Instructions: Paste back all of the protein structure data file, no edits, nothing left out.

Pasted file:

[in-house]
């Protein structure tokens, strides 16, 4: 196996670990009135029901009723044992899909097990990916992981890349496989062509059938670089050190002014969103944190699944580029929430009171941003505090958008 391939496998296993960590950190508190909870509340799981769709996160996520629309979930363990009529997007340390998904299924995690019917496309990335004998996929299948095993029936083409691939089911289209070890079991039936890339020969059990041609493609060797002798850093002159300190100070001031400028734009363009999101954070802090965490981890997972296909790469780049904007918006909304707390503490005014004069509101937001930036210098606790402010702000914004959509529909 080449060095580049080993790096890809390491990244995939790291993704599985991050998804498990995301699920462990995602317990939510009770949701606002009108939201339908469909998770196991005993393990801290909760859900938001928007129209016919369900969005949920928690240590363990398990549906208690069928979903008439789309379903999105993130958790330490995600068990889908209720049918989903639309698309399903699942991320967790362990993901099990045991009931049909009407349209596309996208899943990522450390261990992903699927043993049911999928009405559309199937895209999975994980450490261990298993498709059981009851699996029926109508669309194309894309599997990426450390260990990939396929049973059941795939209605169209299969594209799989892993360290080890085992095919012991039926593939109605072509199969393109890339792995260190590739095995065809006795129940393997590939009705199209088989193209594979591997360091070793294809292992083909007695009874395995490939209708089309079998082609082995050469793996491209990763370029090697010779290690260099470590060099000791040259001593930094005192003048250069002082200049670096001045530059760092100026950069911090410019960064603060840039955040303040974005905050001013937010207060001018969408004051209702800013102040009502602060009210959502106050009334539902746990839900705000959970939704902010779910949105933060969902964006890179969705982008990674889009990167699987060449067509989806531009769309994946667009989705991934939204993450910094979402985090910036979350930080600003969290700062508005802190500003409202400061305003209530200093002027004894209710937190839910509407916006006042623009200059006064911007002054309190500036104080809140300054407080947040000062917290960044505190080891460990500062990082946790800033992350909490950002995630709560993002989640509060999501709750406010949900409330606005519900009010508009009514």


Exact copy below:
[in-house]
């Protein structure tokens, strides 16, 4: 196996670990009135029901009723044992899909097990990916992981890349496989062509059938670089050190002014969103944190699944580029929430009171941003505090958008 391939496998296993960590950190508190909870509340799981769709996160996520629309979930363990009529997007340390998904299924995690019917496309990335004998996929299948095993029936083409691939089911289209070890079991039936890339020969059990041609493609060797002798850093002159300190100070001031400028734009363009999101954070802090965490981890997972296909790469780049904007918006909304707390503490005014004069509101937001930036210098606790402010702000914004959509529909 080449060095580049080993790096890809390491990244995939790291993704599985991050998804498990995301699920462990995602317990939510009770949701606002009108939201339908469909998770196991005993393990801290909760859900938001928007129209016919369900969005949920928690240590363990398990549906208690069928979903008439789309379903999105993130958790330490995600068990889908209720049918989903639309698309399903699942991320967790362990993901099990045991009931049909009407349209596309996208899943990522450390261990992903699927043993049911999928009405559309199937895209999975994980450490261990298993498709059981009851699996029926109508669309194309894309599997990426450390260990990939396929049973059941795939209605169209299969594209799989892993360290080890085992095919012991039926593939109605072509199969393109890339792995260190590739095995065809006795129940393997590939009705199209088989193209594979591997360091070793294809292992083909007695009874395995490939209708089309079998082609082995050469793996491209990763370029090697010779290690260099470590060099000791040259001593930094005192003048250069002082200049670096001045530059760092100026950069911090410019960064603060840039955040303040974005905050001013937010207060001018969408004051209702800013102040009502602060009210959502106050009334539902746990839900705000959970939704902010779910949105933060969902964006890179969705982008990674889009990167699987060449067509989806531009769309994946667009989705991934939204993450910094979402985090910036979350930080600003969290700062508005802190500003409202400061305003209530200093002027004894209710937190839910509407916006006042623009200059006064911007002054309190500036104080809140300054407080947040000062917290960044505190080891460990500062990082946790800033992350909490950002995630709560993002989640509060999501709750406010949900409330606005519900009010508009009514």